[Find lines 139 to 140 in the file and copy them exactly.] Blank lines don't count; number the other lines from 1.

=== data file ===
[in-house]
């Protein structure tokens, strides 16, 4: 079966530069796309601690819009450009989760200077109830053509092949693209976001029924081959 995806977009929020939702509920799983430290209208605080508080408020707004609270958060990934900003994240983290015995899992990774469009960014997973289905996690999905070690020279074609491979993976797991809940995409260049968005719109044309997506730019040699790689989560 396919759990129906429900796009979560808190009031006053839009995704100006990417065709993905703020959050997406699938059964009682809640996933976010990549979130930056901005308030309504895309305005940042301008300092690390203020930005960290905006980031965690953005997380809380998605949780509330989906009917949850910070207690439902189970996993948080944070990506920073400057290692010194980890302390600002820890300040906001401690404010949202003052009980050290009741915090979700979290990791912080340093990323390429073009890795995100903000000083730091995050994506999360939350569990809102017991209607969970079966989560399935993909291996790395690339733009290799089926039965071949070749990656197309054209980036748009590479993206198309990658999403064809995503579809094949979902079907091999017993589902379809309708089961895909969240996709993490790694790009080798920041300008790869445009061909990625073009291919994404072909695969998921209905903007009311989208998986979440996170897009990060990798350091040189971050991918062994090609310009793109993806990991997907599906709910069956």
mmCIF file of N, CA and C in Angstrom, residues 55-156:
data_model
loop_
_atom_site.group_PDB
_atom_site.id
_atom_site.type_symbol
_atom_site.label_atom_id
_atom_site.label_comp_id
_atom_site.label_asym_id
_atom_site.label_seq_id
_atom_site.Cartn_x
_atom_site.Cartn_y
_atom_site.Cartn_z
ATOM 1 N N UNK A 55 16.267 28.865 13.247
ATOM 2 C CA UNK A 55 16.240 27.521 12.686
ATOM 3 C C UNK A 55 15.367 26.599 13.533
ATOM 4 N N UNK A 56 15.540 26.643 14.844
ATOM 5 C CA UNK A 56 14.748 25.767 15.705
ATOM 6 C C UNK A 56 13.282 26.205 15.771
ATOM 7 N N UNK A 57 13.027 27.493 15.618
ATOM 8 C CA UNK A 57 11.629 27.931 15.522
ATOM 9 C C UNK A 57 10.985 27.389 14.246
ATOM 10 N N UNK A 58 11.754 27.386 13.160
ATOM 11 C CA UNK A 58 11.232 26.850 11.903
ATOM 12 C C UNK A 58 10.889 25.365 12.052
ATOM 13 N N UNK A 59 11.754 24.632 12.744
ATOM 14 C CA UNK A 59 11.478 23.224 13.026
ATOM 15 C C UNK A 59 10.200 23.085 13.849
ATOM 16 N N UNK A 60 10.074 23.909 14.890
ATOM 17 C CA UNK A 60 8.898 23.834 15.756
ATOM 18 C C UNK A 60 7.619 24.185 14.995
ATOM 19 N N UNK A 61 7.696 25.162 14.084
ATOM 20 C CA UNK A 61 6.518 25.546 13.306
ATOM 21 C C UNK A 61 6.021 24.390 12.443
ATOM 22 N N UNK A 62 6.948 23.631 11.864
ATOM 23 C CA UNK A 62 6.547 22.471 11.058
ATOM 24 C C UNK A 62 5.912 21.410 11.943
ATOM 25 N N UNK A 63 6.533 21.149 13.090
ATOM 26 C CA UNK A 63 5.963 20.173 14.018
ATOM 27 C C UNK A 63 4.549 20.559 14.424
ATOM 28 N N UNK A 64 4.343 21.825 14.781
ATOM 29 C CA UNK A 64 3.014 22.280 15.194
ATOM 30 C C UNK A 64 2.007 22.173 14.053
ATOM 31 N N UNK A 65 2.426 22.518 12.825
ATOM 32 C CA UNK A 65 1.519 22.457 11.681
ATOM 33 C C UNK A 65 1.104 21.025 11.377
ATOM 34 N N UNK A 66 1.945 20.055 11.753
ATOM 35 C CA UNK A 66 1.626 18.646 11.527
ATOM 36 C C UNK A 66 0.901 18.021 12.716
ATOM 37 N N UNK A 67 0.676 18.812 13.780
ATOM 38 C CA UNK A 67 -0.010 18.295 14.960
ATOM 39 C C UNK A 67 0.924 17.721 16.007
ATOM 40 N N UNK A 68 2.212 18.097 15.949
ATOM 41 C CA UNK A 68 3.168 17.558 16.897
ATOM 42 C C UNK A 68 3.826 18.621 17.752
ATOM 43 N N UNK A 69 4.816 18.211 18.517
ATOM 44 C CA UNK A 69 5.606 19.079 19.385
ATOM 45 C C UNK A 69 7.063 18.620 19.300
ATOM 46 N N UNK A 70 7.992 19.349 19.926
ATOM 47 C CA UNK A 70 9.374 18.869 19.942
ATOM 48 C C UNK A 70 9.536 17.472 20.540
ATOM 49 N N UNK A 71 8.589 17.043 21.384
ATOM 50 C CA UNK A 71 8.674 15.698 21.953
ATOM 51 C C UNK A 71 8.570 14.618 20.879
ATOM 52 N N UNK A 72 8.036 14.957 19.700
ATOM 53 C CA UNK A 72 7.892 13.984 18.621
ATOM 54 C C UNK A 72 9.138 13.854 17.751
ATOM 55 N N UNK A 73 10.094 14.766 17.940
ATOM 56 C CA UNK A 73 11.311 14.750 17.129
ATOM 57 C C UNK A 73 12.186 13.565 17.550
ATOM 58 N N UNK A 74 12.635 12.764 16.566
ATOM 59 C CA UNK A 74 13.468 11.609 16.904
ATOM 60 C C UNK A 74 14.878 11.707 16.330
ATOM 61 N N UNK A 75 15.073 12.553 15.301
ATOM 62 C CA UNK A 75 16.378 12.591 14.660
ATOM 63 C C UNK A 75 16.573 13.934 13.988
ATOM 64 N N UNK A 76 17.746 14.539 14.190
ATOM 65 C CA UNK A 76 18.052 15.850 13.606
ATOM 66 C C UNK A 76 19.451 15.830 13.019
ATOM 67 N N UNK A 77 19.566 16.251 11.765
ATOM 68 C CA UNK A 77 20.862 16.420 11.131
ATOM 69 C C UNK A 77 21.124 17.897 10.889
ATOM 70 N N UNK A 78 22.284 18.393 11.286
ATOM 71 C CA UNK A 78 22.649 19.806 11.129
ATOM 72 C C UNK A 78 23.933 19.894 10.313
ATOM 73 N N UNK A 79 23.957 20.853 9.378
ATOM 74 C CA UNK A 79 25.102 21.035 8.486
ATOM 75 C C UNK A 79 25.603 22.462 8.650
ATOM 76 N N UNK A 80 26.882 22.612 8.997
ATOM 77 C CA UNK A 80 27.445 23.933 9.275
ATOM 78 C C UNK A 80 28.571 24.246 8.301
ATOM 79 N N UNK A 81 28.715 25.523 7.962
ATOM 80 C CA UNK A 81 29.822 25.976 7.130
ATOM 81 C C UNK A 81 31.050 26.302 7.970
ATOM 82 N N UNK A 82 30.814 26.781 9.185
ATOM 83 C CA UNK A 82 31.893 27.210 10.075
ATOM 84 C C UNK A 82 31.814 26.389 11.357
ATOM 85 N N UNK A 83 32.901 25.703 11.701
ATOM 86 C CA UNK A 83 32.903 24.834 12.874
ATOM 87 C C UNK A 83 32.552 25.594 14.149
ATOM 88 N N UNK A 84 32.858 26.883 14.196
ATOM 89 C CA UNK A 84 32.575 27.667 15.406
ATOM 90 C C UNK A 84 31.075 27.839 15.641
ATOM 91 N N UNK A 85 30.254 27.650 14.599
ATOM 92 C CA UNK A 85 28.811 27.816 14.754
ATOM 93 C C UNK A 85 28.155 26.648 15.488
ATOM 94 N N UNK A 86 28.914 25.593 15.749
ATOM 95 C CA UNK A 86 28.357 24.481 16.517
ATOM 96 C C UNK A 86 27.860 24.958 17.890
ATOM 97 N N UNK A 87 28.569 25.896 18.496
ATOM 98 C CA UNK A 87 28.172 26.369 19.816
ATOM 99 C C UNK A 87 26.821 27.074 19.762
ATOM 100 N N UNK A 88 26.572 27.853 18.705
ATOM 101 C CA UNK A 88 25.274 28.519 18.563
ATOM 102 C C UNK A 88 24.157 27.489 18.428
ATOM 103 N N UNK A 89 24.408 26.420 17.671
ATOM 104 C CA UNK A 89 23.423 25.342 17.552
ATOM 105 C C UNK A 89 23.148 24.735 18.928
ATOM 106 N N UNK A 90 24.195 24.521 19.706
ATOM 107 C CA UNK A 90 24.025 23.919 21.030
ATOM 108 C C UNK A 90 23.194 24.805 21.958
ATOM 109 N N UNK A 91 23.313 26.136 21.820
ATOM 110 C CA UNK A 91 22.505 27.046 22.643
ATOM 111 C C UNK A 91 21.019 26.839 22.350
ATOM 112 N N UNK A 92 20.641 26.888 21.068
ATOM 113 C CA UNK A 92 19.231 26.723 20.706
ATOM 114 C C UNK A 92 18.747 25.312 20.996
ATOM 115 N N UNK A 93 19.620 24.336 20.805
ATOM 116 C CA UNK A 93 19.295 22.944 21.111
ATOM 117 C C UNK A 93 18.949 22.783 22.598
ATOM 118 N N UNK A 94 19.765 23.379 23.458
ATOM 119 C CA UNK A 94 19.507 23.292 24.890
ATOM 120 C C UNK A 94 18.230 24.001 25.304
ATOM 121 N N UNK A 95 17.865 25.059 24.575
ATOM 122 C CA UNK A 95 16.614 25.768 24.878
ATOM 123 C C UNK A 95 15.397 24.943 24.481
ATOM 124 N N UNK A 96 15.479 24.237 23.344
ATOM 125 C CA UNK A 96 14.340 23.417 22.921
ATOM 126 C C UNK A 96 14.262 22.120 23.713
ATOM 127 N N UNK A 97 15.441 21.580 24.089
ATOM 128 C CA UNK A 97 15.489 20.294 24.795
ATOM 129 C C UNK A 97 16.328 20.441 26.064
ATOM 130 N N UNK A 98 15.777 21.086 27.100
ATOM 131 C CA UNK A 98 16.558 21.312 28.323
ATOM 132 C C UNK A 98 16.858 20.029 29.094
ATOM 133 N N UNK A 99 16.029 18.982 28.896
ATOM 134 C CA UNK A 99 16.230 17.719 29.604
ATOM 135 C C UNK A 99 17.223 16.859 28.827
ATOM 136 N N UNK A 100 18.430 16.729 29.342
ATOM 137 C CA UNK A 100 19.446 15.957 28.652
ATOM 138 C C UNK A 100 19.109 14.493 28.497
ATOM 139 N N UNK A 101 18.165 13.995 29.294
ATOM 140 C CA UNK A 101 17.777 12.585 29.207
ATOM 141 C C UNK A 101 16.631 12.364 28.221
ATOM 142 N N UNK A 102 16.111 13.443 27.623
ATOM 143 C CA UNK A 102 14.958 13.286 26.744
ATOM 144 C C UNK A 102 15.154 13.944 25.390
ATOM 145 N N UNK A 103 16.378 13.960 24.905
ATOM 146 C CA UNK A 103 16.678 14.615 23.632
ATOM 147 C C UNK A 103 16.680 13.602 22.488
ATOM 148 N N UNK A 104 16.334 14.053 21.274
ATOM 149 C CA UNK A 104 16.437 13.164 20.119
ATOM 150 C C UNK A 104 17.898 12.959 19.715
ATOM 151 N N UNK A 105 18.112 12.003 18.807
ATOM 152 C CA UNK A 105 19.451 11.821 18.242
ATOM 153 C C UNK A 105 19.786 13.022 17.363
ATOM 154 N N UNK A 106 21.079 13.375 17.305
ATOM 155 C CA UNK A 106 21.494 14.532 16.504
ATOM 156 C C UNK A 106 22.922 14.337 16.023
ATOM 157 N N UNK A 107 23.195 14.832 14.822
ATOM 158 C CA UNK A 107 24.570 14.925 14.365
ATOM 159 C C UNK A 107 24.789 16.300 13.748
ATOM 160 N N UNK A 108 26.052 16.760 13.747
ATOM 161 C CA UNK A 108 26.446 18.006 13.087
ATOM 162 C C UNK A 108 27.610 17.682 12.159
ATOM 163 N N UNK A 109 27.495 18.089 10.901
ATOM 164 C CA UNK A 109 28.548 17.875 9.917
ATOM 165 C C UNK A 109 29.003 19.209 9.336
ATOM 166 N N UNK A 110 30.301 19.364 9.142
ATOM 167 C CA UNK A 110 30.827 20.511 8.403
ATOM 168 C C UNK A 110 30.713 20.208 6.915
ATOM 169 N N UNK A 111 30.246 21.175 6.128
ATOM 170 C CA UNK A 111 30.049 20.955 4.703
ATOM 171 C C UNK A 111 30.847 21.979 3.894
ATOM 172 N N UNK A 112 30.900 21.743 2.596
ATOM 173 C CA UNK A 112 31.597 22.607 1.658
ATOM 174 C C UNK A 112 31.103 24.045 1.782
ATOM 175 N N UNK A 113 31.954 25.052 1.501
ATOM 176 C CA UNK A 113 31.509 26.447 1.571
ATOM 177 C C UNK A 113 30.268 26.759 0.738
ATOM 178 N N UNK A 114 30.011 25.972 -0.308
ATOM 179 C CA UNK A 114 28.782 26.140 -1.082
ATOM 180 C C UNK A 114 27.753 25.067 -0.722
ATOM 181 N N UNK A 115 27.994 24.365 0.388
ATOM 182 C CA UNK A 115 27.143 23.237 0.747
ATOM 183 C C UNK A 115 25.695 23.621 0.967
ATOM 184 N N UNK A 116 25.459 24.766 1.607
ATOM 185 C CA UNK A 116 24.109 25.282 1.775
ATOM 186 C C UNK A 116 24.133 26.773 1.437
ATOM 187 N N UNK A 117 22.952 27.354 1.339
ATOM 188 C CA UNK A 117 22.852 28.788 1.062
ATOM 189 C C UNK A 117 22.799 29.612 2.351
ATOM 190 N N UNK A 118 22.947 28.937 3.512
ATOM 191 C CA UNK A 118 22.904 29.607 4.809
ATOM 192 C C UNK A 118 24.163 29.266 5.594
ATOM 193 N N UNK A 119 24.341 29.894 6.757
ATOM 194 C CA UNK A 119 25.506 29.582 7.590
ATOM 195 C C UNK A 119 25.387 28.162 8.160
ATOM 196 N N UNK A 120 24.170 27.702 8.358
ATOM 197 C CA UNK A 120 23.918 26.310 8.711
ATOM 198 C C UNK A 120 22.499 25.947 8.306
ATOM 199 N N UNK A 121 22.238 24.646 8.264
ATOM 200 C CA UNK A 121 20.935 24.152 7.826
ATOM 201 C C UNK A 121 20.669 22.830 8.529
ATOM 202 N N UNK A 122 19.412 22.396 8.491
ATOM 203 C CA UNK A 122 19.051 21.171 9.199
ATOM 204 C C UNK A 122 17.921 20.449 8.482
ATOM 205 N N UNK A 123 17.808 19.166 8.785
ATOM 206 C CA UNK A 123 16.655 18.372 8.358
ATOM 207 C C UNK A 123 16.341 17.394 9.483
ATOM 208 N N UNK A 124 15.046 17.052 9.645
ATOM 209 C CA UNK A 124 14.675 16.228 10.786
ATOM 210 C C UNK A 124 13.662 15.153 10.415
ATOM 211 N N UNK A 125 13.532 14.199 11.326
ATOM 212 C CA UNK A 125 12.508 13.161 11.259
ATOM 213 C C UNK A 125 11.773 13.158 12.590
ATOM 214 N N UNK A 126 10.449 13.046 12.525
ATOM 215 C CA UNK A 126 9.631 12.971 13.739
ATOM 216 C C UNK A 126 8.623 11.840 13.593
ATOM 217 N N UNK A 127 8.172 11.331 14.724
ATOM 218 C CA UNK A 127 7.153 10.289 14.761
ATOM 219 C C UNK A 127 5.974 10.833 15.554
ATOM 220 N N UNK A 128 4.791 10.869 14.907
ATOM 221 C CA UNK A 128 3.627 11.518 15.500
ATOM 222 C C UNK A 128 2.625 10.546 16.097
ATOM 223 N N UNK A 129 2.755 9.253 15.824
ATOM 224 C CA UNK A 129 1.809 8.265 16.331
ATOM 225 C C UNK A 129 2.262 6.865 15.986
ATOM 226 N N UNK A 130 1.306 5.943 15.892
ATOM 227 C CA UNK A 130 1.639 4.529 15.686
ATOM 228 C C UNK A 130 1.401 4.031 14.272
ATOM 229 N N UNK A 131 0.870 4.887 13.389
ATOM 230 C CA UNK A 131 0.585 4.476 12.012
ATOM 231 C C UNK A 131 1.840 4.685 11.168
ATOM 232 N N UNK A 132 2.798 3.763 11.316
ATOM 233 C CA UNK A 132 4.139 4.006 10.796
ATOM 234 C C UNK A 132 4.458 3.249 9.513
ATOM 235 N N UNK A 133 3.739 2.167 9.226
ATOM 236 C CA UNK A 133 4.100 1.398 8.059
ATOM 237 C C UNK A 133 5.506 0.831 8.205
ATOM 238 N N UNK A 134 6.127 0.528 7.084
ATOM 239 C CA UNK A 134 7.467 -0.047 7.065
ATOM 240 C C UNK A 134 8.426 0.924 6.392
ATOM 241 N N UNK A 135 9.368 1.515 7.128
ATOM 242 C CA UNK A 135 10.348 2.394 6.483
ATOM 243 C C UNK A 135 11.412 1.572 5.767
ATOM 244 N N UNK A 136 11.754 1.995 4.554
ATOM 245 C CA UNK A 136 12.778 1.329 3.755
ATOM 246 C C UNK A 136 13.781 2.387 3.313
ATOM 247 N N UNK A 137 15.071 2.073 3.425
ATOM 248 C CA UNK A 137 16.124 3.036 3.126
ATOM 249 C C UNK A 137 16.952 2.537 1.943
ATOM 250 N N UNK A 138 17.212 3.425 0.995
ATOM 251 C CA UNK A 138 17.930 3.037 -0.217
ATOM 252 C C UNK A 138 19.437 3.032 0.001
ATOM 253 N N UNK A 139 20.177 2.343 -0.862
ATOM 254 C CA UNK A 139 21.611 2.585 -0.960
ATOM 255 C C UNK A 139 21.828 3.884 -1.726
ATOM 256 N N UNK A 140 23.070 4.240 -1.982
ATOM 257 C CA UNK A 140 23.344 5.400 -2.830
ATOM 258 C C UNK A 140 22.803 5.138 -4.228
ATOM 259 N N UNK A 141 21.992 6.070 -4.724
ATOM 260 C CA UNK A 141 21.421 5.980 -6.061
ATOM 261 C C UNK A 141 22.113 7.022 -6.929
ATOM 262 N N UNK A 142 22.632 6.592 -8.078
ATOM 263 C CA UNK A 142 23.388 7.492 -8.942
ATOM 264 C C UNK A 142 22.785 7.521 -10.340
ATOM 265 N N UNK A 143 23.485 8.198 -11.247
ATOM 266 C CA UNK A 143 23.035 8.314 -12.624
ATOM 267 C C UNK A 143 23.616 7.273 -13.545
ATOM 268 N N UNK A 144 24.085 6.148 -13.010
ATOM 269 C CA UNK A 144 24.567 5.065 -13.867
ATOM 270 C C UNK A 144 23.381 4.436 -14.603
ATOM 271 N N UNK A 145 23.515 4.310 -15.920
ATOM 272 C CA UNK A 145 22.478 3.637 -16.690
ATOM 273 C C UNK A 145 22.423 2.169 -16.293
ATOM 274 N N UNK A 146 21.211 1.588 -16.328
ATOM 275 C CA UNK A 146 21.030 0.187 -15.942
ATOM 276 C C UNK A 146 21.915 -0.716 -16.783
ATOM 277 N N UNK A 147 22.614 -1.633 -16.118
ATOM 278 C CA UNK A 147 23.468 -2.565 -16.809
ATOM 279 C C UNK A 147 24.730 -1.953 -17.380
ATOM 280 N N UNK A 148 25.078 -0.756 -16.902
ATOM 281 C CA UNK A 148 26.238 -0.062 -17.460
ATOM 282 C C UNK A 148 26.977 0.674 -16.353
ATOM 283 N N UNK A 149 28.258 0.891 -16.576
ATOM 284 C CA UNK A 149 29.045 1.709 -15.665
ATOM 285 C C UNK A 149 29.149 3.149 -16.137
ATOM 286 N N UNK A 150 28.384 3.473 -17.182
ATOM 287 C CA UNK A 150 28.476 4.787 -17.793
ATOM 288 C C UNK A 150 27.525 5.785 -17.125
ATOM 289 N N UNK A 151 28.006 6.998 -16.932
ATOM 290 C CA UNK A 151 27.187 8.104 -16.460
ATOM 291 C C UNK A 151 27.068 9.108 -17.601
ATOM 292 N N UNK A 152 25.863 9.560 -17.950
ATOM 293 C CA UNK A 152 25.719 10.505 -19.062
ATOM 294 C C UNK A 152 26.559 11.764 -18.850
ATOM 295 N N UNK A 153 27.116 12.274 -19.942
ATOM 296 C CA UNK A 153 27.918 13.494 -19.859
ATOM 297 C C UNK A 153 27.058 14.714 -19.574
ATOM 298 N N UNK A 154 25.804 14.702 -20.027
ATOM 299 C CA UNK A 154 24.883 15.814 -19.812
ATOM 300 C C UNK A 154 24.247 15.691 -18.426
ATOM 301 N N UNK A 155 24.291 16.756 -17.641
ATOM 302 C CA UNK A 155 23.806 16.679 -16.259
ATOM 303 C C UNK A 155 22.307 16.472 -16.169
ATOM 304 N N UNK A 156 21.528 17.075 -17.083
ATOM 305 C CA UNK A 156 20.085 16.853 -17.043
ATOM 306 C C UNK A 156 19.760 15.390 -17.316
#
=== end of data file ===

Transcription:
ATOM 124 N N UNK A 96 15.479 24.237 23.344
ATOM 125 C CA UNK A 96 14.340 23.417 22.921